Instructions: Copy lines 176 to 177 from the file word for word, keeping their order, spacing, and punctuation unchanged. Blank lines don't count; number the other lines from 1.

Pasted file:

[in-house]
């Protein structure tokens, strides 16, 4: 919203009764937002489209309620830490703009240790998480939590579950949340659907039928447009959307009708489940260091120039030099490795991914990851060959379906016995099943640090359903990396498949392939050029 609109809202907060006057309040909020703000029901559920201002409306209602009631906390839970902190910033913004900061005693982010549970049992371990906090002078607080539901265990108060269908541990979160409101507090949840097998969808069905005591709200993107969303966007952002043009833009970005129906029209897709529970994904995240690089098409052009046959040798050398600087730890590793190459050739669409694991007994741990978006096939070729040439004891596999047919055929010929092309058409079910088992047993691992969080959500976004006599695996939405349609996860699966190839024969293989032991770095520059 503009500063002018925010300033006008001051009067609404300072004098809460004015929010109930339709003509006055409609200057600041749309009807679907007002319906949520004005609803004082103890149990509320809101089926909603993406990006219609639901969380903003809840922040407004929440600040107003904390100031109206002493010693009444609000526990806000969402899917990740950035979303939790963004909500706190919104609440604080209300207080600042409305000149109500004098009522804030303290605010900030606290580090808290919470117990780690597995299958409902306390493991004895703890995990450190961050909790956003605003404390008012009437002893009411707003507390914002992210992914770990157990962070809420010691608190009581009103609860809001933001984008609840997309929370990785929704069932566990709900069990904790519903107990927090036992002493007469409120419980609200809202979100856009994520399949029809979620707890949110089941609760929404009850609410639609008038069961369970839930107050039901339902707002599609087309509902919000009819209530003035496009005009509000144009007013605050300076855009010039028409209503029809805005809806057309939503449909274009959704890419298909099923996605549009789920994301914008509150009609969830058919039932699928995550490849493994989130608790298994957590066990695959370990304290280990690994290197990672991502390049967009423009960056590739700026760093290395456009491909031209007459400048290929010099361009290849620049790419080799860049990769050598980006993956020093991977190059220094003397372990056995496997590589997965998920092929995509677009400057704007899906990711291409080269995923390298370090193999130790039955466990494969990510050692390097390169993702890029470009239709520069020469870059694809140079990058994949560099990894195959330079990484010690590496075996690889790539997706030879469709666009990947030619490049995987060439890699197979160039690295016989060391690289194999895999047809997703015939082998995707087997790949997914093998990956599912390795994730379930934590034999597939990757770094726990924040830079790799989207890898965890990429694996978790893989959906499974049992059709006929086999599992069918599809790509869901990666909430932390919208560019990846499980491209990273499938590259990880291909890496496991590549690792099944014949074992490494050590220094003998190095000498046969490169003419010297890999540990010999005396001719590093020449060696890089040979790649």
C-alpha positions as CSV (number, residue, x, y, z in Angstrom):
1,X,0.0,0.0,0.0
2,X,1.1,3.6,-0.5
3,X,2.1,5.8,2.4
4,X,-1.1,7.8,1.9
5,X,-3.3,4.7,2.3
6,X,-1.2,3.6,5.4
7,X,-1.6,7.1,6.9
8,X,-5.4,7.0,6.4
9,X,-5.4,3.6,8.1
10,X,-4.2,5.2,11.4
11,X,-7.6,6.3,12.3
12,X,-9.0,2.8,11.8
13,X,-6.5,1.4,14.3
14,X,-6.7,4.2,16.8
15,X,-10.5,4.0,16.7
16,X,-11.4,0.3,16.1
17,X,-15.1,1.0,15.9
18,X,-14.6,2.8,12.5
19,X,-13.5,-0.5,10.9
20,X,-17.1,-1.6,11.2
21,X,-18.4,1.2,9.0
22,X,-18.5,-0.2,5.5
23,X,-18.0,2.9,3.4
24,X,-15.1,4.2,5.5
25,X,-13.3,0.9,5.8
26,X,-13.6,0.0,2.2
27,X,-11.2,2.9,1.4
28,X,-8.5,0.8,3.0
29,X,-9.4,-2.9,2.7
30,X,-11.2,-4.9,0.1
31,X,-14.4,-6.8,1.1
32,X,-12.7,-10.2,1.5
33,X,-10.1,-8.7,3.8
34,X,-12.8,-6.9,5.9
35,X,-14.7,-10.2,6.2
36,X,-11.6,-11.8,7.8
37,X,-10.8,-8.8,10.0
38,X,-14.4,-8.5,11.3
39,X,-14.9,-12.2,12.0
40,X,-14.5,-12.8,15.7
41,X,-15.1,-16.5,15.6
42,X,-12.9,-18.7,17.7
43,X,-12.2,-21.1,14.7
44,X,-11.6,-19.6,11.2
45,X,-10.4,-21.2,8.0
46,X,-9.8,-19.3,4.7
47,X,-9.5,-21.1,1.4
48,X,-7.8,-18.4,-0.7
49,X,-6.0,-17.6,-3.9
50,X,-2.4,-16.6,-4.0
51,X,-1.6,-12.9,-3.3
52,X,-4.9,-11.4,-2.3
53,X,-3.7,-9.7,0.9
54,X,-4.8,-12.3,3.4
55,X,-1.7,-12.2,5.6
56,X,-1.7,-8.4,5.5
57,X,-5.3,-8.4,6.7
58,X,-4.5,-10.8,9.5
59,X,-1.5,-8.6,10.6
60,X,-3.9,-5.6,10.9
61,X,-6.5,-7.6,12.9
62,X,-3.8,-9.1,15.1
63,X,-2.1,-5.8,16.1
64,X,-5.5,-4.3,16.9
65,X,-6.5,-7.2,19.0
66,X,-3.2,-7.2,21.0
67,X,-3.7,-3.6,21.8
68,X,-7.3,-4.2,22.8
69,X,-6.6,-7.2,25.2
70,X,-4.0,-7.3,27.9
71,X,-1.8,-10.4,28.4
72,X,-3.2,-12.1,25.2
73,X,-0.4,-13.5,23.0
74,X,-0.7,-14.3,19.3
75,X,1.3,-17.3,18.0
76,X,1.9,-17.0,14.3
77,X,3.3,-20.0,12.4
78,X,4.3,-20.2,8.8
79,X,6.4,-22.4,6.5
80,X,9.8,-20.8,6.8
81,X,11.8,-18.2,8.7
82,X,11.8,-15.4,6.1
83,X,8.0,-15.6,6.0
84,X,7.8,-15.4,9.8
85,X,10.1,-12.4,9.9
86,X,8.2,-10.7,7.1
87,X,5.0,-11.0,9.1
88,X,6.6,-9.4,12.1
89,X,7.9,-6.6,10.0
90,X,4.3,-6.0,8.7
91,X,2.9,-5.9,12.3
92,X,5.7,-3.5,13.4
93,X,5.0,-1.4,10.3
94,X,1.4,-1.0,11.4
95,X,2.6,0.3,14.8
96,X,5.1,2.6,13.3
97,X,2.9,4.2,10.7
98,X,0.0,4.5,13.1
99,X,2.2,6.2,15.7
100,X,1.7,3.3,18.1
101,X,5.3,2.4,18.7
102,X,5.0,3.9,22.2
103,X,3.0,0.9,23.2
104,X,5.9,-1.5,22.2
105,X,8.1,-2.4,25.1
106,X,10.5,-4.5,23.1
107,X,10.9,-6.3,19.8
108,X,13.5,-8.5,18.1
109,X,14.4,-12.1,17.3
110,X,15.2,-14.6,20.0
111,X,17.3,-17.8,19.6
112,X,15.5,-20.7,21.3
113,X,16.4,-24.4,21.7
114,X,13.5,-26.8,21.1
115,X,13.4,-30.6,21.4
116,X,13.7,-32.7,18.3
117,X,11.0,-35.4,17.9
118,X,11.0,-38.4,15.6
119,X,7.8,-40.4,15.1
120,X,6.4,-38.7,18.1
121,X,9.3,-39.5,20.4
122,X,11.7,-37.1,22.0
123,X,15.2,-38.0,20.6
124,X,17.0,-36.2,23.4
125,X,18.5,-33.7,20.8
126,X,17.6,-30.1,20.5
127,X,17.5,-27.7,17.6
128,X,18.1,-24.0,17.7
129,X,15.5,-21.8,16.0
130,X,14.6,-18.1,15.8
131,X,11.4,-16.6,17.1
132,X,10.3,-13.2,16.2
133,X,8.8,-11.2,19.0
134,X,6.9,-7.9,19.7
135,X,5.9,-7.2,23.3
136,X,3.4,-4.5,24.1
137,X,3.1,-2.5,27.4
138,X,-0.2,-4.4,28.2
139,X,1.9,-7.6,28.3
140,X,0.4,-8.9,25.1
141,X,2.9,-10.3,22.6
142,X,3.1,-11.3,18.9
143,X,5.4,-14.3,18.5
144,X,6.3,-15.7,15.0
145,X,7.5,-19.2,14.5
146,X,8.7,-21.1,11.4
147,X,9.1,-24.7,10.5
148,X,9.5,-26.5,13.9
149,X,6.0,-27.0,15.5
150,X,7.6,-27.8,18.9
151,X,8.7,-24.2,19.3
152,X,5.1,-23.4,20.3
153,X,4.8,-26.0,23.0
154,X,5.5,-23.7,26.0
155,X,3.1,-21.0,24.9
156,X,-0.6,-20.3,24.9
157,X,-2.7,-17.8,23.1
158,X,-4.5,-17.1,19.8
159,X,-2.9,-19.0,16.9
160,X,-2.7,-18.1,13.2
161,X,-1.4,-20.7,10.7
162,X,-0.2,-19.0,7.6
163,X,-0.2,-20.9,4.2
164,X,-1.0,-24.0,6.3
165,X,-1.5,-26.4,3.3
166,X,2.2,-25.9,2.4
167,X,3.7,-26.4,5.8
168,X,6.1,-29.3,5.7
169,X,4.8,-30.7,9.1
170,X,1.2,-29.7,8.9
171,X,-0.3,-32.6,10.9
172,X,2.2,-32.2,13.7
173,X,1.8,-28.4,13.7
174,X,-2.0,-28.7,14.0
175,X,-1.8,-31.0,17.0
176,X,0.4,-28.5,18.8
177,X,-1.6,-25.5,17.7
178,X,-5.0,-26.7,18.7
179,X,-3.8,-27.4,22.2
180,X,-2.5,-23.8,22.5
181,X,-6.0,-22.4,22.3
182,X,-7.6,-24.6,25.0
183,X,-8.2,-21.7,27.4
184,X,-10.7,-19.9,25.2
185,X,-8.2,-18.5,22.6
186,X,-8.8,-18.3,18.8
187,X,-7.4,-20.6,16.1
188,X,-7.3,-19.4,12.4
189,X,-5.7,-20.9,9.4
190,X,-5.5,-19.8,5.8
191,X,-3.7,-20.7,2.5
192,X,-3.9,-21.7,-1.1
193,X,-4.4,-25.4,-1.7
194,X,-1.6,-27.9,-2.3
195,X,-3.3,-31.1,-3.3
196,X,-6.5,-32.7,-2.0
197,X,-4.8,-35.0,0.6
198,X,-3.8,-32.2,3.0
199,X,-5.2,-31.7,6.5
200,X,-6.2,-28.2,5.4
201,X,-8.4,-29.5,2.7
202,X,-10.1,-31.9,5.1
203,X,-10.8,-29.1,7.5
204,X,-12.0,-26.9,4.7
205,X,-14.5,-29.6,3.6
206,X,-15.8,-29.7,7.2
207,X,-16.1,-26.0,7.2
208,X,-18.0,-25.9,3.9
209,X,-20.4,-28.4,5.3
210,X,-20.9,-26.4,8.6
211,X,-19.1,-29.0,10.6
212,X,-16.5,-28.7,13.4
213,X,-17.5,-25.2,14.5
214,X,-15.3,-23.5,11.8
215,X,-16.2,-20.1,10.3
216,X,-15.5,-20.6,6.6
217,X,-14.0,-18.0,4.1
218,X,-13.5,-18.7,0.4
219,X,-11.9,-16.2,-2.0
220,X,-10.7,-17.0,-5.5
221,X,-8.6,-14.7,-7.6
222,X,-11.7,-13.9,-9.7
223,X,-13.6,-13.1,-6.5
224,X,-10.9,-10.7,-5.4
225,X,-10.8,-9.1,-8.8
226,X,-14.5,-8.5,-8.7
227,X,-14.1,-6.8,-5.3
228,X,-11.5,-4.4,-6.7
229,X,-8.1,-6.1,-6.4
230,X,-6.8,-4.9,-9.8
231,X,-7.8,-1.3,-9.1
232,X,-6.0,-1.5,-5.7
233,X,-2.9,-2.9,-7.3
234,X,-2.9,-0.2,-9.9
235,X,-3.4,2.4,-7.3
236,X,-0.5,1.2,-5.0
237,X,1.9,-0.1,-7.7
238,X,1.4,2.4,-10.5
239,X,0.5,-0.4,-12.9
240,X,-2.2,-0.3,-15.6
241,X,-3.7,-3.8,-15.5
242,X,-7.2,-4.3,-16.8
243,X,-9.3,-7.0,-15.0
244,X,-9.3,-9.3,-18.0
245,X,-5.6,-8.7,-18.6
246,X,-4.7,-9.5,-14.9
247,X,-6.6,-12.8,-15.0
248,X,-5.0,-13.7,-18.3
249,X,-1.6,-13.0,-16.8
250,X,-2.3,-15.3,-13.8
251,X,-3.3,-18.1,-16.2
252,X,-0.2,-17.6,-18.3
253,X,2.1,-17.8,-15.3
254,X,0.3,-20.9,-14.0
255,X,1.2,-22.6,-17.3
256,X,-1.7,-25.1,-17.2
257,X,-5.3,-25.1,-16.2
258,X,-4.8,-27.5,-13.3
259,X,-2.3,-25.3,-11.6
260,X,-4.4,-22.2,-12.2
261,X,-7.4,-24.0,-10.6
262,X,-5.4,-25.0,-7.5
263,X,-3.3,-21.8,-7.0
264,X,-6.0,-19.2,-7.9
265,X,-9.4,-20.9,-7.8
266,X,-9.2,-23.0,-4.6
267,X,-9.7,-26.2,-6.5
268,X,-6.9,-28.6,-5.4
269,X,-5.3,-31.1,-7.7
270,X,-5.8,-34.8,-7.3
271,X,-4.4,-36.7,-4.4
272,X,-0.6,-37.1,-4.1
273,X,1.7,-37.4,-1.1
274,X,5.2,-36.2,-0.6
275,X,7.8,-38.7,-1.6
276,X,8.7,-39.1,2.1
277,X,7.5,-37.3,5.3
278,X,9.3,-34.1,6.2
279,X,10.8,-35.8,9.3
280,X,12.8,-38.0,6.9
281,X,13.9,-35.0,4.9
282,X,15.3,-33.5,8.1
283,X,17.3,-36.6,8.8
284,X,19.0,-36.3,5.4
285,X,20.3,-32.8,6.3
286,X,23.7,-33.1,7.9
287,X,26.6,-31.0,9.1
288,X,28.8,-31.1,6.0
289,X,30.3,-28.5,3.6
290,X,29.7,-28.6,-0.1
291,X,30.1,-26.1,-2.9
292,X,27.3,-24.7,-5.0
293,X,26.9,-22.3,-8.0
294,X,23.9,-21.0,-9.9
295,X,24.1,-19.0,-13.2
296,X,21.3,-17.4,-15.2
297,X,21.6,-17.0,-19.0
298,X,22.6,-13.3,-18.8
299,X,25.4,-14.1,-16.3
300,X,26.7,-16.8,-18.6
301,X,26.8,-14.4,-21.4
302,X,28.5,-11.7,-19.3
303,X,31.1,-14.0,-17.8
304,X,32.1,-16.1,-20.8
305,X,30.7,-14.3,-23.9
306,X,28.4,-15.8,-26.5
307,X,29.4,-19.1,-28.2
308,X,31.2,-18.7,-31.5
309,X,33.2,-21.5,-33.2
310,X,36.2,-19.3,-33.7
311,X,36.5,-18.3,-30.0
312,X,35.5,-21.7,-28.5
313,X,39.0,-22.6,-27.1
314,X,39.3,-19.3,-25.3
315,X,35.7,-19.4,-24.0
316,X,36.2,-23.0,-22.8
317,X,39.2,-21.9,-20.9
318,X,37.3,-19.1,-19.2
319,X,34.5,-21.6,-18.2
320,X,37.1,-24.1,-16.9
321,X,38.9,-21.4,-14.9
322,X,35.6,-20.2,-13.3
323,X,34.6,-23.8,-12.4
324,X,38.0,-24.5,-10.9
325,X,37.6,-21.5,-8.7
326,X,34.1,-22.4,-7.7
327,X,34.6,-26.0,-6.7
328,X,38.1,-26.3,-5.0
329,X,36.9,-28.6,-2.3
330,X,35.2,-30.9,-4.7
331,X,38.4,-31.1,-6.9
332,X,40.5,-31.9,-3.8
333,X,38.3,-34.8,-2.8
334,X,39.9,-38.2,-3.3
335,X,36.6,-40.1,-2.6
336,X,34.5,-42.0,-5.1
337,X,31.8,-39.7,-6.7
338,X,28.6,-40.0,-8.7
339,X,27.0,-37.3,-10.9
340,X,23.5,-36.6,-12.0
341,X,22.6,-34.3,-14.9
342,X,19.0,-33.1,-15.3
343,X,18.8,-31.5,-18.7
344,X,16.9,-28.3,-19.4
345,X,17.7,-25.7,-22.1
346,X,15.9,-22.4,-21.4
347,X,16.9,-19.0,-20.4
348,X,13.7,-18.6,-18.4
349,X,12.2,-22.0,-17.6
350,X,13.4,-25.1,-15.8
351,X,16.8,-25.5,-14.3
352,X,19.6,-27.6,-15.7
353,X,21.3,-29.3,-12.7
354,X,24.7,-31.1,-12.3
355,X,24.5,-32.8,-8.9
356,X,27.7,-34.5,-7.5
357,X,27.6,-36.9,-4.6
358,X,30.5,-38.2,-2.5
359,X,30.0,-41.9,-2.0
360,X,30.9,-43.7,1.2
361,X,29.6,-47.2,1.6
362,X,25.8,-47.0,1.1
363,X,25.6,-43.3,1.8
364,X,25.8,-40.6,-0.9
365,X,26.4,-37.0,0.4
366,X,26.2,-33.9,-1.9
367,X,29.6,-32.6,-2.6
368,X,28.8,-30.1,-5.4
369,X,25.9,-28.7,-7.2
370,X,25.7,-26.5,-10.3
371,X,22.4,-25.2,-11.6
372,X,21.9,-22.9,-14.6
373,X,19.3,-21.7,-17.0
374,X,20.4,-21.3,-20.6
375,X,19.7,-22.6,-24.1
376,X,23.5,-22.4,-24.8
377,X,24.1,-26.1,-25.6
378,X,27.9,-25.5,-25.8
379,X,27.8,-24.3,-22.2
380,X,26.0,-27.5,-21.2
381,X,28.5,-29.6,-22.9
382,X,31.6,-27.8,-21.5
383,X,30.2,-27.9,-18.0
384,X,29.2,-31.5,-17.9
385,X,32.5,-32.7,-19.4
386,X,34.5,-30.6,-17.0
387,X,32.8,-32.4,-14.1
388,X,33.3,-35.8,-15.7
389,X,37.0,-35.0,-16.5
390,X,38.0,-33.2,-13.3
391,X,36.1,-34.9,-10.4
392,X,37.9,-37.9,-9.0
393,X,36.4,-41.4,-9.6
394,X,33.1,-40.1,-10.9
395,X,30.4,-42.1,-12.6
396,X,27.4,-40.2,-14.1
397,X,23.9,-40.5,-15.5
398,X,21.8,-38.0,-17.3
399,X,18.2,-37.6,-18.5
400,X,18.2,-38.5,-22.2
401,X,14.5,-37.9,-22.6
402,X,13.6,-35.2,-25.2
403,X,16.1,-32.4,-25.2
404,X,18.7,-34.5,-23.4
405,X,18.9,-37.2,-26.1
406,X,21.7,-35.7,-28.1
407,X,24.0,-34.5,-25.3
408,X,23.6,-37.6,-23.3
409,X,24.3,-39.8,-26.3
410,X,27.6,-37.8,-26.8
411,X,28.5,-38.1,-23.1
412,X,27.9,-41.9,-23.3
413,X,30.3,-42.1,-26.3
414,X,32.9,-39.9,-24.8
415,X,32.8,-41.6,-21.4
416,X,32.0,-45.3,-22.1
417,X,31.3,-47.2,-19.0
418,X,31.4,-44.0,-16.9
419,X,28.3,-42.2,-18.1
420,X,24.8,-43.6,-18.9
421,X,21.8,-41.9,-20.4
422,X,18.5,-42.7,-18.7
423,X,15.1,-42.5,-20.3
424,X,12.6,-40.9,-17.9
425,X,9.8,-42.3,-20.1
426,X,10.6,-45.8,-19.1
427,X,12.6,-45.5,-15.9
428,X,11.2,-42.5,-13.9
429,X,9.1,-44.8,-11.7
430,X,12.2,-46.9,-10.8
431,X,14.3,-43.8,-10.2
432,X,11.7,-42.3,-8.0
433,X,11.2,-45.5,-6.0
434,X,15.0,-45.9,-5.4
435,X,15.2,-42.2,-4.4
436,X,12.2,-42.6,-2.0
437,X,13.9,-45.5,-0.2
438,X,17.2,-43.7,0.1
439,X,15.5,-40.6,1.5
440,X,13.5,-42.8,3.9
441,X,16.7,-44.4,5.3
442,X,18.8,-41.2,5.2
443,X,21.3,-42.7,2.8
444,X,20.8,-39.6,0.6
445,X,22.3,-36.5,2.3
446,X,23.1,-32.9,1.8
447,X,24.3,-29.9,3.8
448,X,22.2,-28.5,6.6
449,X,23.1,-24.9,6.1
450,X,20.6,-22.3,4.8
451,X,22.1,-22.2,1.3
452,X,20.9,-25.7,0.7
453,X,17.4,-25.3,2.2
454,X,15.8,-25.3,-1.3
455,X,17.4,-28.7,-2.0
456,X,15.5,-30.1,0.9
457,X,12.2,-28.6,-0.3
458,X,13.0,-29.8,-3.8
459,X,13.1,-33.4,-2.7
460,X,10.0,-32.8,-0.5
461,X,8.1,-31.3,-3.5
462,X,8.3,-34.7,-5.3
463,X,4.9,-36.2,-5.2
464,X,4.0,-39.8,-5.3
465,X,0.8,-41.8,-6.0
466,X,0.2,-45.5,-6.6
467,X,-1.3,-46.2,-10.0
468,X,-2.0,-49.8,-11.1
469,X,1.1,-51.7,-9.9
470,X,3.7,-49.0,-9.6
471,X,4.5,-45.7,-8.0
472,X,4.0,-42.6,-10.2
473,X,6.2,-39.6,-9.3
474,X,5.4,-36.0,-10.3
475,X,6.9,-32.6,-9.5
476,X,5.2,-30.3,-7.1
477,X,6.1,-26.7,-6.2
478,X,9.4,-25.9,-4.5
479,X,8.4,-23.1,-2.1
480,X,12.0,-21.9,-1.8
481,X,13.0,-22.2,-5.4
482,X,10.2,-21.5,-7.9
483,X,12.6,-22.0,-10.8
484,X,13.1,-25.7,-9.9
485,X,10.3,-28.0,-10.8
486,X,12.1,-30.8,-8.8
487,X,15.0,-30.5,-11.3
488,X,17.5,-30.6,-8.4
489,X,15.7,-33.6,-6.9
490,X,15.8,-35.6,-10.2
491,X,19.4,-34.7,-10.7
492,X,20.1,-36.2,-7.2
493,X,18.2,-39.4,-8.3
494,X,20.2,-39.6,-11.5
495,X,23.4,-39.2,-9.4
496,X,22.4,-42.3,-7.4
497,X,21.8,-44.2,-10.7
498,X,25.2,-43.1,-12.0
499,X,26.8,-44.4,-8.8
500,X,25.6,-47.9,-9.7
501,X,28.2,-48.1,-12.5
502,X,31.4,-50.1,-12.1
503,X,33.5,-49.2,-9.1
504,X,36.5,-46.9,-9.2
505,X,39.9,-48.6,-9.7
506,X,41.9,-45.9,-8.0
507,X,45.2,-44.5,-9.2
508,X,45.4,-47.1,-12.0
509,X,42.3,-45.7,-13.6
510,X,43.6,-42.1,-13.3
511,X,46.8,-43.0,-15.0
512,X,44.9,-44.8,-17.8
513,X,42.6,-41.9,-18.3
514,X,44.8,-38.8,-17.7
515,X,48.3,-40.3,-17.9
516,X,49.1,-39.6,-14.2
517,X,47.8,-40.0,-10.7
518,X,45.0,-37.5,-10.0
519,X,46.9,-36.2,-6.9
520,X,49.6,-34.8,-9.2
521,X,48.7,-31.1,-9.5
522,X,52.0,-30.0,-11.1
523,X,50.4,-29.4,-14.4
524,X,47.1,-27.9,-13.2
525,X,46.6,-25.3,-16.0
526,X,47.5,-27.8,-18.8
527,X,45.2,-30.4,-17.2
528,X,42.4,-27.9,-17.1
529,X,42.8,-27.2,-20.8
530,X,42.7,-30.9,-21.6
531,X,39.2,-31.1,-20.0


173,X,1.8,-28.4,13.7
174,X,-2.0,-28.7,14.0